(Host) After years of fighting to be recognized, some members of the Abenaki Indian community have been officially acknowledged in Vermont.
Governor Peter Shumlin signed bills on Friday that grants state recognition to the Elnu Abenaki, based in southern Vermont, and the Nulhegan Band of the Coosuk Abenaki nation, based in the northeast part of the state.
Before he signed the bills into law, Governor Shumlin had a special message for the Abenaki children in the audience. The story was about Native American heritage in his wife’s family. He said that a picture of his wife’s great grandfather hangs on their wall in his family’s home in Putney. He said his daughters were curious about the photo.
(Shumlin) "And when they asked their great grandmother about his heritage, she said the following: He married my mother, she was white. So we could never talk about the fact that he was Native American, and we were told never to ask questions. So his photo stands in my living room as a tribute to an extraordinary man who could not talk about his identify. And today we sign these bills so that you can be proud of yours."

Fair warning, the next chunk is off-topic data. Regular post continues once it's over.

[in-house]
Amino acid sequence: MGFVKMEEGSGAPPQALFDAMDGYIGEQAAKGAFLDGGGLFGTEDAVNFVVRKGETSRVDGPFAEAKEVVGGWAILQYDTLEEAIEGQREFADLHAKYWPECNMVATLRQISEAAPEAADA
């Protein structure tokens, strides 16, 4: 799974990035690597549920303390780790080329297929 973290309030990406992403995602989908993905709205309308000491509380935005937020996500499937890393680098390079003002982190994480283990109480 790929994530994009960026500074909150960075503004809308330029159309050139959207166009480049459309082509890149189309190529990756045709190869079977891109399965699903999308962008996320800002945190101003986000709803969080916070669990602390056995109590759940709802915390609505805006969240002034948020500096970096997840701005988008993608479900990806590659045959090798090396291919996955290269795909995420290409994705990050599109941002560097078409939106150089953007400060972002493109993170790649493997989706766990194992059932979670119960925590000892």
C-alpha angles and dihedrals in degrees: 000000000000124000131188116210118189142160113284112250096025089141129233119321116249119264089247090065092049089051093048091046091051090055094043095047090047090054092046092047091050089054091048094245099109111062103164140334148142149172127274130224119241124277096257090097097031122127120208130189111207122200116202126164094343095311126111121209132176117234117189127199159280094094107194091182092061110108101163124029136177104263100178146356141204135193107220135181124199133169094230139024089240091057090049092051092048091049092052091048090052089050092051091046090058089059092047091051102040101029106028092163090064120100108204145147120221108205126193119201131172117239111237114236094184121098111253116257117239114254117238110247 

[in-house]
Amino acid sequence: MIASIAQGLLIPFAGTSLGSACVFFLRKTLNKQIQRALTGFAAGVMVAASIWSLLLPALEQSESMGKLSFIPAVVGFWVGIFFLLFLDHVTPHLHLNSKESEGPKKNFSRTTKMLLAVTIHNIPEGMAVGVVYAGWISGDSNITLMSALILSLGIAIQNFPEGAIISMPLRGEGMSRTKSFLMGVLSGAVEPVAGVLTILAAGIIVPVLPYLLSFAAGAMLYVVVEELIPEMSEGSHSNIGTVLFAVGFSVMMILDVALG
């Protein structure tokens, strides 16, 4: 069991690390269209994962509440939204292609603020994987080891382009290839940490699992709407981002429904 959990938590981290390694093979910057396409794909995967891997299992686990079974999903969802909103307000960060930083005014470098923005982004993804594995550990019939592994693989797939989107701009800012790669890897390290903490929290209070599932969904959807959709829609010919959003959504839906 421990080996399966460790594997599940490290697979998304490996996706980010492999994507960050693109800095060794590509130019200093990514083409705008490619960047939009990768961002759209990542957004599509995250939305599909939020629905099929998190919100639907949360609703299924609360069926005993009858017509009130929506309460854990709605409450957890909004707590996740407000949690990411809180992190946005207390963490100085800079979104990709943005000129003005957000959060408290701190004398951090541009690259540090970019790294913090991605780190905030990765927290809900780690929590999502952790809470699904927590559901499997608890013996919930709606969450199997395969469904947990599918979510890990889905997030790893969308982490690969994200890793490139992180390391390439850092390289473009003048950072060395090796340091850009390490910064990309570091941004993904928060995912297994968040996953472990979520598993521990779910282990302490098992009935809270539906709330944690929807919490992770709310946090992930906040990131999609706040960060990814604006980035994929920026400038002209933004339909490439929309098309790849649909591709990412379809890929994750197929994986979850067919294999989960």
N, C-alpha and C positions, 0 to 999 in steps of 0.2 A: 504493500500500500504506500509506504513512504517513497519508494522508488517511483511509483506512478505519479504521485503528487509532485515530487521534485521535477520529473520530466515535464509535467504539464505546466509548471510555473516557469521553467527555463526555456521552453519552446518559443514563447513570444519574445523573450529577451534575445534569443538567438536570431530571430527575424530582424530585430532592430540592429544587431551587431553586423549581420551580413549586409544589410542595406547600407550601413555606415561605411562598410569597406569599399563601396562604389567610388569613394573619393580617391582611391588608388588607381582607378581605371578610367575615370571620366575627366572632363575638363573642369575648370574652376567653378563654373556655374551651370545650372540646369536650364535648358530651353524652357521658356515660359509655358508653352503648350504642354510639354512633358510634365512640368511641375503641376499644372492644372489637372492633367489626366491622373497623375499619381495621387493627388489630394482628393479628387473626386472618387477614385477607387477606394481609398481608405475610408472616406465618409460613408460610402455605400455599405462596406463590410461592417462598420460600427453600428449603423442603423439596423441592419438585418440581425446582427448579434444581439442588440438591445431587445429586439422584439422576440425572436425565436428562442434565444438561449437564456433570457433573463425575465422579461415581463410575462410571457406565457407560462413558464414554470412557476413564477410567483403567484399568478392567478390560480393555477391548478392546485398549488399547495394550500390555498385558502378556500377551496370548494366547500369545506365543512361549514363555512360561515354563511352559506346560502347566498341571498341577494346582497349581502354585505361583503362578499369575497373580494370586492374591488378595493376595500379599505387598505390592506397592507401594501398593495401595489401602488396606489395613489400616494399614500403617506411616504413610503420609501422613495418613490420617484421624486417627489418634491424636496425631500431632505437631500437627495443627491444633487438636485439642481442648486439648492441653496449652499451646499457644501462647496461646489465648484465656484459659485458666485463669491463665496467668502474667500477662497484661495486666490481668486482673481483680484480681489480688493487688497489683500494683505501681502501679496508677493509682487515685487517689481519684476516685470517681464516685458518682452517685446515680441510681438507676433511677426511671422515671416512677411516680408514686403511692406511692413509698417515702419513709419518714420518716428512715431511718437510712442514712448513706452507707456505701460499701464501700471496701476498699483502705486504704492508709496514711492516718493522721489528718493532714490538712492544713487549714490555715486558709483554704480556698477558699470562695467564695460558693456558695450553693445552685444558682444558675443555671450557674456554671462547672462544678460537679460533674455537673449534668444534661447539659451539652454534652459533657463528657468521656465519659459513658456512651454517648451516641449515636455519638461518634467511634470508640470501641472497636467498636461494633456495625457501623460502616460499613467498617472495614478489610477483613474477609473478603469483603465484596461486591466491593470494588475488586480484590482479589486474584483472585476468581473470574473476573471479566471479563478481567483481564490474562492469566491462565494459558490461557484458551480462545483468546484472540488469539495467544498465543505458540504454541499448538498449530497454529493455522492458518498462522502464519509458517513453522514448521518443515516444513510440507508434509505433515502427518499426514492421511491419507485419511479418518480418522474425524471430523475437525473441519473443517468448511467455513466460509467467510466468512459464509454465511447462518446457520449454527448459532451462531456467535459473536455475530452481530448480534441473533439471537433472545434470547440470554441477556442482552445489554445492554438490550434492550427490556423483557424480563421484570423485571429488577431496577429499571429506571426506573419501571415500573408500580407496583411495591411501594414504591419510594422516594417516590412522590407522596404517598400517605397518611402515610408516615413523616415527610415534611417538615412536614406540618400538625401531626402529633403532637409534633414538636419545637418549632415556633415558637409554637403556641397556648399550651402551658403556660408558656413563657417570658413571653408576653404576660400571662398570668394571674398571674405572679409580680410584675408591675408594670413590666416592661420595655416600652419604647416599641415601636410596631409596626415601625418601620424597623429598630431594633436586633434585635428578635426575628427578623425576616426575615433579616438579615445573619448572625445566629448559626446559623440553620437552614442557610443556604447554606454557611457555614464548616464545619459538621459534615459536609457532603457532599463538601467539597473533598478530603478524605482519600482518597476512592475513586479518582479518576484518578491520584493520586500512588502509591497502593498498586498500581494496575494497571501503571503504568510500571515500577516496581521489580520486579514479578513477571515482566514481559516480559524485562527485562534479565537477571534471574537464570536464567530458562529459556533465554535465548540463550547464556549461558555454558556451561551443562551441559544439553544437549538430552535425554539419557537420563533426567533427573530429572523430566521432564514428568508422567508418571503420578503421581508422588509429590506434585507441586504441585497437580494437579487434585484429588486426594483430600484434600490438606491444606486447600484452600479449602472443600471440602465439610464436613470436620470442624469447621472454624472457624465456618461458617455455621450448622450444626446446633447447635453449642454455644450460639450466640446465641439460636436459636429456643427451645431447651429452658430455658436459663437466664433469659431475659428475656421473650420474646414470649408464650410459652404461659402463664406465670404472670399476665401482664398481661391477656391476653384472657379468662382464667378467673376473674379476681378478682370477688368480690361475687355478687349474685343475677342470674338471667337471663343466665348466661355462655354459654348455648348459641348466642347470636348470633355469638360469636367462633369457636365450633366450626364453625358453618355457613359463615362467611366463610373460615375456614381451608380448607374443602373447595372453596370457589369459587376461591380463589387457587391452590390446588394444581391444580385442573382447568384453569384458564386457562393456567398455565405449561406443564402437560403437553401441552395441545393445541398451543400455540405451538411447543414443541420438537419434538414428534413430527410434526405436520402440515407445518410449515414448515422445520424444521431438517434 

(Host) The Abenaki gathered at the Statehouse said they fought for years for official state recognition. Luke Willard heads the Vermont Commission on Native American Affairs.
(Willard) "No Abenaki left behind. Remember those who came before us. Remember their lives, their words, as they look down upon us and cheer. We did it. We did it."
(Host) The commission says the tribes met certain criteria documented by membership and genealogical records. The legal recognition allows the tribes to get federal education grants and to sell their crafts as Indian-made.